by Lina Vergara Huilcamán

photo © Lina Vergara Huilcamán

photo © Lina Vergara Huilcamán

photo © Lina Vergara Huilcamán photo © Lina Vergara Huilcamán photo © Lina Vergara Huilcamán photo © Lina Vergara Huilcamán foto © Lina Vergara Huilcamán photo © Lina Vergara Huilcamán photo © Lina Vergara Huilcamán photo © Lina Vergara Huilcamán

Self-taught sculptor and artist, Lorenzo Possenti comes from Bologna and lives with his family not far from Pisa, in Tuscany, among the olive trees. He has a degree in Natural Science and exhibits his sculptures representing giant insects in several museums worldwide. He started his career by chance: a friend from university suggested he might send some samples to a Milan-based company collaborating with museums, so he started working for them and created cacti, leaves, “some pretty ugly stuff” he tells me, and realized that he could make a living out of this activity of naturalistic reproduction. With the helping hand of the Internet, in 2000, he gradually created a website and sent emails to around 300 museums he found on the web; he received an answer from two of them: the
National Park of Abruzzo and the Vienna Museum. “So I started,” he simply says. “I leapt in. No one else was making them, since they are quite complicated, but I find them easy to make. Some insects have particular twists, and you have to guess them, otherwise, the result will be quite awful; I realized I had an aptitude for this and that I worked very fast.” He started to work for customers from Japan and America, and from everywhere in the world. He never updates his website because “word of mouth is enough, if you are making a good job.” “Then I got bored, ’cause doing the same thing all the time is boring, and I’ve done a little bit of everything, also human figures for an exposition in Rome about human evolution. I have recently learned to use silicone to make skin.” He is an experimenter, an artist, it is not a matter of merely reproducing insects; he studies them, observes their habits, constantly establishing a parallel between their world and ours, even if it is actually the same world; yet he observes them in a way that is totally different from what we could expect from a person who has a scientific background and a thorough knowledge of science. “I like exploring things from a perspective which is slightly different from the common one. After studying science, I realized that there is something that goes beyond physical reality. I’m sure that what can be seen is only a reflection of something else. Let’s think about insects, for instance, as they outnumber other creatures on the planet and are also more sculptural: I’ve come to the conclusion that the immense creativity you notice when you study them doesn’t make any sense. I am not a creationist, but I have been studying insects for years, and every time I take a new specimen and put it under the microscope, I discover a whole new world. Every time you expect something and get much more than you expected. There is a sort of exaggerated creativity, not requested and not even necessary. I think that there is something beyond the physical world that governs our reality. Explanations aren’t enough to justify wonder and complexity, especially when it comes to insects. I do not know what I have learned over all these years, there is no end point, but I’m sure that, beyond science, something bigger exists, with an unrequested creativity, an exaggerated abundance.”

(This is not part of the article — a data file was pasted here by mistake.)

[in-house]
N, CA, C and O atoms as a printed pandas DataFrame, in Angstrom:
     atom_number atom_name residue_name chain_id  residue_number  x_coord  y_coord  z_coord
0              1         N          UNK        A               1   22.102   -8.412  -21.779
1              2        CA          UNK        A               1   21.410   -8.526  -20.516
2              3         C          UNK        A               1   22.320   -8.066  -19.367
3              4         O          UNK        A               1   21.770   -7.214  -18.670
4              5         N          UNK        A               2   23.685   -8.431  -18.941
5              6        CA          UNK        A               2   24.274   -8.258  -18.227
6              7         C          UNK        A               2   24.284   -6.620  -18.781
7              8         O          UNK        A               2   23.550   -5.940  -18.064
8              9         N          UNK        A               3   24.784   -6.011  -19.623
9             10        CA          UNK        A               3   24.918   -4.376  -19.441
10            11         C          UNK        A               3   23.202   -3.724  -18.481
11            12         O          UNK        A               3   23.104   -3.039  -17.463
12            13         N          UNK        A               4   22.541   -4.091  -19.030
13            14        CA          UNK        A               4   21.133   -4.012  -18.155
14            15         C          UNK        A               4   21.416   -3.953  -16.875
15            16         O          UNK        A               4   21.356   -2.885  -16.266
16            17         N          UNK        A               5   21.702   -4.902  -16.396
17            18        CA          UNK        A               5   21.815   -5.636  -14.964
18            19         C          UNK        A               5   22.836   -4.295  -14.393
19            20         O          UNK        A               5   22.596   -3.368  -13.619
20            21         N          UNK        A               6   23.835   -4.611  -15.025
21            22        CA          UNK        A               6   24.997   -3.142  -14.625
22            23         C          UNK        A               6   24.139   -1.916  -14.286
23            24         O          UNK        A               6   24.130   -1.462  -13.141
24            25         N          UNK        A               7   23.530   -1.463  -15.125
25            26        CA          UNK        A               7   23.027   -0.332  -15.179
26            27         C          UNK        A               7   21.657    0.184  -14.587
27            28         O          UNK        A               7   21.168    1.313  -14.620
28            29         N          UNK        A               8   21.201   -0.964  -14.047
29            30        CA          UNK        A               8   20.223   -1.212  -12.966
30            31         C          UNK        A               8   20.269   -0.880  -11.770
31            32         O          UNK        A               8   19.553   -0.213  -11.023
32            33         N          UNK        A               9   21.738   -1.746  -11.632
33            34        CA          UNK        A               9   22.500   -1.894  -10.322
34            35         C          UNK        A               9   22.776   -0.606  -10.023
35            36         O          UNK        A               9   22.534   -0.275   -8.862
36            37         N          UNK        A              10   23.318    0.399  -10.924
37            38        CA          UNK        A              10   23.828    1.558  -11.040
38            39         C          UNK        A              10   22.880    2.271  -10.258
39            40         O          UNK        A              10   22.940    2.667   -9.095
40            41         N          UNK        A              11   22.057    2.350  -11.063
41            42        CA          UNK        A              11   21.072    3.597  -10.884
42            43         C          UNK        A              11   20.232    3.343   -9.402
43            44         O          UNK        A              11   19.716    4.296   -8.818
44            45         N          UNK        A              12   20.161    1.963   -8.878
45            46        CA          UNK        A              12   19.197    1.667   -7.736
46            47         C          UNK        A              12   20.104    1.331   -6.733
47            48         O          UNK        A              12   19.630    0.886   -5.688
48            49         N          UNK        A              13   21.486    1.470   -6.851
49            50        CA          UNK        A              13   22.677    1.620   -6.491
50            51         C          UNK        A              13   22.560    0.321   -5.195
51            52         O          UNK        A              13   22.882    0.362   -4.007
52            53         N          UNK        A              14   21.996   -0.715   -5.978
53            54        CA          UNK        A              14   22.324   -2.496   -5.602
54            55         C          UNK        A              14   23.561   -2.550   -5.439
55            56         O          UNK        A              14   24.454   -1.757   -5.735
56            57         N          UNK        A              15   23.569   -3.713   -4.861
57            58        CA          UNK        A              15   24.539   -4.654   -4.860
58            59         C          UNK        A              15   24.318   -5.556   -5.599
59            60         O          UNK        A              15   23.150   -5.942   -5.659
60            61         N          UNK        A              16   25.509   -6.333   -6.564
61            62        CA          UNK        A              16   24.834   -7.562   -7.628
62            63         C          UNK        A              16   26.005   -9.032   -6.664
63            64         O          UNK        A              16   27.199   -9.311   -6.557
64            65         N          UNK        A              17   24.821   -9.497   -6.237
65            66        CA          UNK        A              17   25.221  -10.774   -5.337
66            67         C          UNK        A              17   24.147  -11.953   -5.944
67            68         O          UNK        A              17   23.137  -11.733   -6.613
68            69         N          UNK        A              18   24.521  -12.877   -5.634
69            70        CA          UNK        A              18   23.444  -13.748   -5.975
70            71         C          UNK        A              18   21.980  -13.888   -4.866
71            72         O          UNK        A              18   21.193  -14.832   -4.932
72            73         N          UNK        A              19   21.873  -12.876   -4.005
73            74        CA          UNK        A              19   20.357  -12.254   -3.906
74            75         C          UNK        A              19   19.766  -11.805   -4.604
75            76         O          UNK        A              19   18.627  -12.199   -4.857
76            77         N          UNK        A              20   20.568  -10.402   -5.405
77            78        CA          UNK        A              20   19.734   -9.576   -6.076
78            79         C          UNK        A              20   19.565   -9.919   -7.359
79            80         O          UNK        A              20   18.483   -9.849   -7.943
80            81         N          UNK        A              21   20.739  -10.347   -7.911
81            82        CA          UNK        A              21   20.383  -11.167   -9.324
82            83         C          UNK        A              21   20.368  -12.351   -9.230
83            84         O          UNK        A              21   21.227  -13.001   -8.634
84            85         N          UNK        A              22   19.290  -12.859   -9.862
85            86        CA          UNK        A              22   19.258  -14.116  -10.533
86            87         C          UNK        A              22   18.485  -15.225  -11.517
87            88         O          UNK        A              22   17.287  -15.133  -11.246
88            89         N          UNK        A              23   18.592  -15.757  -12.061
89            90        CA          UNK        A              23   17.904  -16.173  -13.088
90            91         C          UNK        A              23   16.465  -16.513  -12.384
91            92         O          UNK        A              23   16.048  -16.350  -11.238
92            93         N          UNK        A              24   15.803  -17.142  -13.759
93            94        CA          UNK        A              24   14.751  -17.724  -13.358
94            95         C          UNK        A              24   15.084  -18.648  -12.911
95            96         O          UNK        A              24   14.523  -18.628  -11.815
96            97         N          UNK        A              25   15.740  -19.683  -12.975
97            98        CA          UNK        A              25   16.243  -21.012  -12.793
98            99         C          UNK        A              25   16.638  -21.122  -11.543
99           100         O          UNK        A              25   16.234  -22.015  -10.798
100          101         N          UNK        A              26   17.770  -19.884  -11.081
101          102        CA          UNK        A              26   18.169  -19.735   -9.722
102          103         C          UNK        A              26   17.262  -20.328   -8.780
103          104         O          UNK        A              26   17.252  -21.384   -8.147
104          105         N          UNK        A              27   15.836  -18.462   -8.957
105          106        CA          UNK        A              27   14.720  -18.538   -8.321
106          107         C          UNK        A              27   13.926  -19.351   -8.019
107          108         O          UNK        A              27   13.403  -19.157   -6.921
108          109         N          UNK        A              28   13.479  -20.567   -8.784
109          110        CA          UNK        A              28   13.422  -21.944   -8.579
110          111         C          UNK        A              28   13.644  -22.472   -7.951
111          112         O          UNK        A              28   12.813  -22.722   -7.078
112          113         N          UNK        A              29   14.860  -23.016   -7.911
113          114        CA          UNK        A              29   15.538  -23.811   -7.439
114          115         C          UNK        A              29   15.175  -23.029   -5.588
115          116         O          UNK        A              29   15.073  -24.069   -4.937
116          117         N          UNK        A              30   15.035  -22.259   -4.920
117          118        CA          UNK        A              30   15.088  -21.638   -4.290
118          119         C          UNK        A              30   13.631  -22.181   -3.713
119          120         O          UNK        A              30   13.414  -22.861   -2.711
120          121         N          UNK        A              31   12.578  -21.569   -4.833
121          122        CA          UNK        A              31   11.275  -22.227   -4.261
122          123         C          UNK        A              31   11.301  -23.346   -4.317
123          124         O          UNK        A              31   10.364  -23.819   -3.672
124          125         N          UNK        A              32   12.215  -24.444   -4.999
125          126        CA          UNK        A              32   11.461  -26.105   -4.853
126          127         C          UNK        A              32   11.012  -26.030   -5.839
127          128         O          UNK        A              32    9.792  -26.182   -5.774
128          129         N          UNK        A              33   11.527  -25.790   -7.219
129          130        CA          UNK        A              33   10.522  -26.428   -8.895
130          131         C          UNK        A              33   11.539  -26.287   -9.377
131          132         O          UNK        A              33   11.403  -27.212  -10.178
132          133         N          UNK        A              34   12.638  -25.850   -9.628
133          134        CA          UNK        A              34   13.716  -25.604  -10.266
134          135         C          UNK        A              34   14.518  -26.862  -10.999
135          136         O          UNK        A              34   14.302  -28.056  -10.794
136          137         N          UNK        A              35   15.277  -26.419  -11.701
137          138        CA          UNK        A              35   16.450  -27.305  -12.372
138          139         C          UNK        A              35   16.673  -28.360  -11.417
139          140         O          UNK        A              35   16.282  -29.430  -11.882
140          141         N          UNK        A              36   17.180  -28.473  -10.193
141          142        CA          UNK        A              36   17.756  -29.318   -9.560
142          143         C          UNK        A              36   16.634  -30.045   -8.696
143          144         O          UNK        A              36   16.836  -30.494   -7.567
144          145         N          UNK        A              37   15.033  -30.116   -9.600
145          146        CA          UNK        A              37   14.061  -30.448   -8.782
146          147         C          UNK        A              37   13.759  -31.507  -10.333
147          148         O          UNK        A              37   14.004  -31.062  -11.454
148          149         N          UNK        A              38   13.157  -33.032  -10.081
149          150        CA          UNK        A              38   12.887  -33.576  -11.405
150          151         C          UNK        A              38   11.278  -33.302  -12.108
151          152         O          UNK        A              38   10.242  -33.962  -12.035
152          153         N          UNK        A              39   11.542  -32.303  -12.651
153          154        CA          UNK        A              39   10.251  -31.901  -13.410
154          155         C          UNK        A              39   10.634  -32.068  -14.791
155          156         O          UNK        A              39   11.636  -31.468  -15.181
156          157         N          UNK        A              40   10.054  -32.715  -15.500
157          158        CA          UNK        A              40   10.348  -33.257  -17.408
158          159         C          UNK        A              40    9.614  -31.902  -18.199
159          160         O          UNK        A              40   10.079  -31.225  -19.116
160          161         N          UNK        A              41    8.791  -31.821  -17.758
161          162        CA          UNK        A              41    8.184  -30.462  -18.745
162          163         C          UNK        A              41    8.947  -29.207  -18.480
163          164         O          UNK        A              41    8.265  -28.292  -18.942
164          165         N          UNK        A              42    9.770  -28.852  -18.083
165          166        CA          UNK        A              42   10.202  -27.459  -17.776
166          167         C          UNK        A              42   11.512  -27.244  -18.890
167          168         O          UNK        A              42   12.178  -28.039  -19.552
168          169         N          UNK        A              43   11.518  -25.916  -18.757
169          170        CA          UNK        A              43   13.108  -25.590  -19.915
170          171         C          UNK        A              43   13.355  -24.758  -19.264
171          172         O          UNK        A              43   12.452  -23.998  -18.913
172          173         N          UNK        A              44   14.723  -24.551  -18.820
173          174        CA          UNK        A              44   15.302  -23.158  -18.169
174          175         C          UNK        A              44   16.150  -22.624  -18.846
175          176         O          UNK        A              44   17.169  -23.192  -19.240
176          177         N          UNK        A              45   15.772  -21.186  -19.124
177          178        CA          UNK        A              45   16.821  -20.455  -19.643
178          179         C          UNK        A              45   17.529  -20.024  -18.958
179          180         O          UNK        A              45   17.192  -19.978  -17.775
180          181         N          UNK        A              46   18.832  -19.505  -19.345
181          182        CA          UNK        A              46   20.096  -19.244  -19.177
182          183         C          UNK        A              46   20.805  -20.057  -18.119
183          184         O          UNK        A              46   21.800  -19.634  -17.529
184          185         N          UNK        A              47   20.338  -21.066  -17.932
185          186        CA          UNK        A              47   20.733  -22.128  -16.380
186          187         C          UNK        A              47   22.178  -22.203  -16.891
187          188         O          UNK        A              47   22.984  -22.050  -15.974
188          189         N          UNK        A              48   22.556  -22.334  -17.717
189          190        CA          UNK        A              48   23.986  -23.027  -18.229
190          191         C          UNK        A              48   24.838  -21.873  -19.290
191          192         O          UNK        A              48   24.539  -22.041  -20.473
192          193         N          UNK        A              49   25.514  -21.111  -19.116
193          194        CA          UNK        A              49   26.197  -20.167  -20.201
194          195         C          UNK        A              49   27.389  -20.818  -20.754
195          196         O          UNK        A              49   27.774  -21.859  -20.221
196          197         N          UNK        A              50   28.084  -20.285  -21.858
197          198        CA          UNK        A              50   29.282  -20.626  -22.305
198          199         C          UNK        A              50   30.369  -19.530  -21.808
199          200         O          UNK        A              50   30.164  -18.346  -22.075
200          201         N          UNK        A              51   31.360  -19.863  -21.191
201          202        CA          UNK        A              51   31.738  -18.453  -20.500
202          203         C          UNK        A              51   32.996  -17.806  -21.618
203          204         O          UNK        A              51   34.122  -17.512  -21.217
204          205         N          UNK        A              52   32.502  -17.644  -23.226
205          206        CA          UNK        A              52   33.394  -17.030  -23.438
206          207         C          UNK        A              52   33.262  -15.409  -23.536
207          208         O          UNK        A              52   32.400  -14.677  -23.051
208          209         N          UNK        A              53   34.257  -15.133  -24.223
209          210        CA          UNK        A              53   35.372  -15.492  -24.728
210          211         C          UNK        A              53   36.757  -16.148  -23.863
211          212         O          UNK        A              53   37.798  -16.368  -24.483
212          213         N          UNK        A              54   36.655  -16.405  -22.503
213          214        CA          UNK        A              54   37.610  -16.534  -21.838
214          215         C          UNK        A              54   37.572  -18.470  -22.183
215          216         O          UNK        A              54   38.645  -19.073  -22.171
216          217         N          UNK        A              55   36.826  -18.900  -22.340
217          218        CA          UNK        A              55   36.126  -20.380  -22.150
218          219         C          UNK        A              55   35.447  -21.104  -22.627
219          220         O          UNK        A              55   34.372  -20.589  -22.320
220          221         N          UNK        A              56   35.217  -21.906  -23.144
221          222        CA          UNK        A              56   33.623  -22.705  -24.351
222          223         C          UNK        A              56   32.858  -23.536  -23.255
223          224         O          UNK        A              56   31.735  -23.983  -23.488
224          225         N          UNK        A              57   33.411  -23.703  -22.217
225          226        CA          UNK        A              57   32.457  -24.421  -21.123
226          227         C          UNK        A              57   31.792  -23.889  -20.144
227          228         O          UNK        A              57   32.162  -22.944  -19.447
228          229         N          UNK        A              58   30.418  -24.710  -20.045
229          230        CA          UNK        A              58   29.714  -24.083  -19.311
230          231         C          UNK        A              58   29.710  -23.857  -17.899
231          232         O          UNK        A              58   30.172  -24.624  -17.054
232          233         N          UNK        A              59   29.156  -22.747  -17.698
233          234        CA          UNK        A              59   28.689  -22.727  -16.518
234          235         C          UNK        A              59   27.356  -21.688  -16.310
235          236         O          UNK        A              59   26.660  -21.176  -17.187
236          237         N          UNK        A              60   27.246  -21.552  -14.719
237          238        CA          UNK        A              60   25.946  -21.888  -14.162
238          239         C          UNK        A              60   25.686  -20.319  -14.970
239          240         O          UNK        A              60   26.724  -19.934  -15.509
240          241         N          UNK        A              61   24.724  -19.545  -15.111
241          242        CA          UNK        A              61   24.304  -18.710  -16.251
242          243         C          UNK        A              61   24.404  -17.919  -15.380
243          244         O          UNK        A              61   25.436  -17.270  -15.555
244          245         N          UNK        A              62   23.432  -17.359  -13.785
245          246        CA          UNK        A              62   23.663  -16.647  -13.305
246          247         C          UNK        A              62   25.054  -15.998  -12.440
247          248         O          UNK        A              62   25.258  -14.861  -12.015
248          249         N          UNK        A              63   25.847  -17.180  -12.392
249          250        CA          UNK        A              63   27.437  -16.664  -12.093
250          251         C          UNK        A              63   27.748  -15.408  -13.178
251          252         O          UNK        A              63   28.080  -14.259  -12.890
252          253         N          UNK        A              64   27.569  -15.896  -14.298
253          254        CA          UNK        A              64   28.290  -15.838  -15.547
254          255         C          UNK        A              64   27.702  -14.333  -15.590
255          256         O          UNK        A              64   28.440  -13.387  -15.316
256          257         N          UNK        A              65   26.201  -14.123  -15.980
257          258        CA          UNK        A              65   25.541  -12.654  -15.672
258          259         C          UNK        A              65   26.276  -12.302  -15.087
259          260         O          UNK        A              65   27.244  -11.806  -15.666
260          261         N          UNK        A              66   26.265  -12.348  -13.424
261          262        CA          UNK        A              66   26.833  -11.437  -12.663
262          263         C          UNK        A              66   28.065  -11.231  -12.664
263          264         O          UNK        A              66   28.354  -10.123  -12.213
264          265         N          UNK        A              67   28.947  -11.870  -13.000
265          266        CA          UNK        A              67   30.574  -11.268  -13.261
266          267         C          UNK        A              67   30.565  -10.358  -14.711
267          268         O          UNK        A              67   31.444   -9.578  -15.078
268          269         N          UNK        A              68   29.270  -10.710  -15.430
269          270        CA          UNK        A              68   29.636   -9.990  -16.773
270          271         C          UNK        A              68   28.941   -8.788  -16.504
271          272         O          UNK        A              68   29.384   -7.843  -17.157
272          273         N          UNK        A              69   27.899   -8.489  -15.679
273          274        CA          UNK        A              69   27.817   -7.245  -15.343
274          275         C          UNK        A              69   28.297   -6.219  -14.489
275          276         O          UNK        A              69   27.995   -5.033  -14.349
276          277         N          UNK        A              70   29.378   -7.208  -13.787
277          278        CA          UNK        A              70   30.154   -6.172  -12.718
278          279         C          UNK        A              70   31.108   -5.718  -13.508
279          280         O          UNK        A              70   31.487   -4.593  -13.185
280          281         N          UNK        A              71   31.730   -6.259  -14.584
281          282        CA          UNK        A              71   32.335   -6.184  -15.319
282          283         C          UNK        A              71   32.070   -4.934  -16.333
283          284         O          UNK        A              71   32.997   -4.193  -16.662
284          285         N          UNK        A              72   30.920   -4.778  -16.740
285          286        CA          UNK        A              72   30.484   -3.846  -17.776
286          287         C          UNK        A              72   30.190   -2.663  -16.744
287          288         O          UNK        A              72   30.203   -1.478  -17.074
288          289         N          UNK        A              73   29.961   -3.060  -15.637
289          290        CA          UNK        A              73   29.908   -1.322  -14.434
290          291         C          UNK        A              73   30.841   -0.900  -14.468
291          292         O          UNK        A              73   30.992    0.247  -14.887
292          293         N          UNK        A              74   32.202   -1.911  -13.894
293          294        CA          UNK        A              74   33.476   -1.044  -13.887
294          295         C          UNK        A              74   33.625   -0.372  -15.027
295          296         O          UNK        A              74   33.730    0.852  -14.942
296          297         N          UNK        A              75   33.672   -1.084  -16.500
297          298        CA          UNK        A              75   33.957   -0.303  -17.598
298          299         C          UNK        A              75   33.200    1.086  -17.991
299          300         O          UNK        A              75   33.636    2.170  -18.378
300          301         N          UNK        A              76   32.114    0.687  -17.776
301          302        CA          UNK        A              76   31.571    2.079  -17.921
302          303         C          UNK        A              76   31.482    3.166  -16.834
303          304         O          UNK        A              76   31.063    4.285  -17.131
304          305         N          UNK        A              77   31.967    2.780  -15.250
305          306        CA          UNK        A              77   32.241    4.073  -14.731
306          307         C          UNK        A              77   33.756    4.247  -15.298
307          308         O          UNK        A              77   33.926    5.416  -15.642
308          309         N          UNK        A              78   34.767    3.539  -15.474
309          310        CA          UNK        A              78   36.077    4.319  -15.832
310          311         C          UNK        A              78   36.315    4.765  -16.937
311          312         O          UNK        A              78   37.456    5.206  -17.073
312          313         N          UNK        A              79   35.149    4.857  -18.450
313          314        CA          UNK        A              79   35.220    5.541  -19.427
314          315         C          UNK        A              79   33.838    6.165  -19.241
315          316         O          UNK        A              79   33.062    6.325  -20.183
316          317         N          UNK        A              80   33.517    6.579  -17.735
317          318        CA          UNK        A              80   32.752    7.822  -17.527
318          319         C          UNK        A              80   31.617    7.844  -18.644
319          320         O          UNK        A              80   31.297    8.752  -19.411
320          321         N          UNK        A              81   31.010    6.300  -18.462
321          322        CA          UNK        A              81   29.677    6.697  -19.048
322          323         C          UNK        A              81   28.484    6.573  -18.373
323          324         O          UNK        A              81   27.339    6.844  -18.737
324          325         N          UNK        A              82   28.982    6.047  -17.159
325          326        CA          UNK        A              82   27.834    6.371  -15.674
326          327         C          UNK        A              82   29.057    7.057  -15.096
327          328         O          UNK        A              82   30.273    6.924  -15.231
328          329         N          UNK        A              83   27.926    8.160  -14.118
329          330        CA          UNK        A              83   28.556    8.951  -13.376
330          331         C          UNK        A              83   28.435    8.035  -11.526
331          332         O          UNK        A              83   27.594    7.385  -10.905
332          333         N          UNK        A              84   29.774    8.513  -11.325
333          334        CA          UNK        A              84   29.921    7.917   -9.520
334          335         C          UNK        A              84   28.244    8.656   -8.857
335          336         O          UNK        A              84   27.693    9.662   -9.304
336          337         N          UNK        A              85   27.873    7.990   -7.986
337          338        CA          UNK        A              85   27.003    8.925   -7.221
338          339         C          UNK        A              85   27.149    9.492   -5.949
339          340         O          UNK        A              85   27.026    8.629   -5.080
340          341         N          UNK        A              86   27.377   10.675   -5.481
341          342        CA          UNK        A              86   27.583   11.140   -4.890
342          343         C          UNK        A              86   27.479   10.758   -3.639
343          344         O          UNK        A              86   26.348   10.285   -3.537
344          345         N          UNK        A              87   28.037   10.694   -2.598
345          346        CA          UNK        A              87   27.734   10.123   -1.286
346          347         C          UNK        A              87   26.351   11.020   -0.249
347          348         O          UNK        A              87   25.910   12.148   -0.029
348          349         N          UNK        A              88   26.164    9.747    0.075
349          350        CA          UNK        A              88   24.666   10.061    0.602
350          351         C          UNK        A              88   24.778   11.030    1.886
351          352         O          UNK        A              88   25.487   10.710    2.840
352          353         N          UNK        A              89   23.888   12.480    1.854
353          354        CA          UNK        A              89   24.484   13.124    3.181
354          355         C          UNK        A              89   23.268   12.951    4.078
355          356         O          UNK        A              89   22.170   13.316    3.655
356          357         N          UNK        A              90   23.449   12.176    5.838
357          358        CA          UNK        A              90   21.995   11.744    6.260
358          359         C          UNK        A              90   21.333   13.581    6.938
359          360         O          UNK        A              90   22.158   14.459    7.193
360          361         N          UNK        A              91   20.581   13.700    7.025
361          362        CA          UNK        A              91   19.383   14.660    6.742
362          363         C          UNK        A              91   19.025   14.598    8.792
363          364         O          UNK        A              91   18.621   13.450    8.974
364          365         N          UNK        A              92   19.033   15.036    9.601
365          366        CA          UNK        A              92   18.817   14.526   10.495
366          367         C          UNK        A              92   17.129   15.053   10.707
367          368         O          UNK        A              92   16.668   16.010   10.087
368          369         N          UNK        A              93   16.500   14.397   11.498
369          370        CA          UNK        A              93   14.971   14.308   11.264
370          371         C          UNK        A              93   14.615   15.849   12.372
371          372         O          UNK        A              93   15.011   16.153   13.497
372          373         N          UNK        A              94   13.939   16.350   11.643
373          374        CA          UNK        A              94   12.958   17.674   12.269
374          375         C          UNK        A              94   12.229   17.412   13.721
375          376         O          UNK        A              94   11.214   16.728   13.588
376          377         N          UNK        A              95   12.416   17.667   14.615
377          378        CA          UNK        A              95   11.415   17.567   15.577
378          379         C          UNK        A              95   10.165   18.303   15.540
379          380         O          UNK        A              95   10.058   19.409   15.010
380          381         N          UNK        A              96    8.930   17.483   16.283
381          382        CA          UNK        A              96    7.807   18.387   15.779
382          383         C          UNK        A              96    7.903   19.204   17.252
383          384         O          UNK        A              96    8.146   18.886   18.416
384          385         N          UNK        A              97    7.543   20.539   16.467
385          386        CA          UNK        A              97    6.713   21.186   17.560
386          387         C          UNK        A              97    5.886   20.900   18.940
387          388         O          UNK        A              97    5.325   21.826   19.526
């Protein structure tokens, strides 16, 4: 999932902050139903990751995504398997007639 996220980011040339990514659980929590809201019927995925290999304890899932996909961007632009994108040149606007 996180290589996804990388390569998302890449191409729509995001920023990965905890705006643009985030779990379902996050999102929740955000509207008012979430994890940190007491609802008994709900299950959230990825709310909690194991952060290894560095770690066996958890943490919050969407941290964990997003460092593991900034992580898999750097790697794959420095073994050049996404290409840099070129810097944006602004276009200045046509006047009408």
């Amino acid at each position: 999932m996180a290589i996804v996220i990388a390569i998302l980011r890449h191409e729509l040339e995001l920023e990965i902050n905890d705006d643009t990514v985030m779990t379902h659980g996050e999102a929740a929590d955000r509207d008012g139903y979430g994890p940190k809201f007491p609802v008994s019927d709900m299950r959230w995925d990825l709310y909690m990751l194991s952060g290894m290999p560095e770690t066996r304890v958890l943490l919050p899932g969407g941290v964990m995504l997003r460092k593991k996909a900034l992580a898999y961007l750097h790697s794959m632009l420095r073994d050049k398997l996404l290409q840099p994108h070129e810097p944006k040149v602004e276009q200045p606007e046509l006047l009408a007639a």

These intimate musings Lorenzo shared with me are the inner dialogues arising from the clarity and openness of his mind, the thoughts of a free and cultivated man, who asks questions and tries to find an answer. These musings take shape in the silence of his studio when he places a new insect under his microscope to observe and reproduce it. Such observations will be connected to an unlimited universe of knowledge and enquiries that, grouped together, make up a—natural!—work of art!

A substantial collection of his insects is on show at the Charterhouse of Pisa until the 3rd of November 2019; the scientific exhibition is called “Arthropoda. Viaggio in un microcosmo” (“Arthropoda. Journey into a microcosm”, www.msn.unipi.it/en/temporary-exhibition).

Exhibition of entomological sculptures by Lorenzo Possenti during Bologna Art City 2019
From 1st February to 17th March 2019 Galleria Mirabilia, via de’ Carbonesi 3/e centre of Bologna
VERNISSAGE with the artist on Friday 1st February at 6 pm.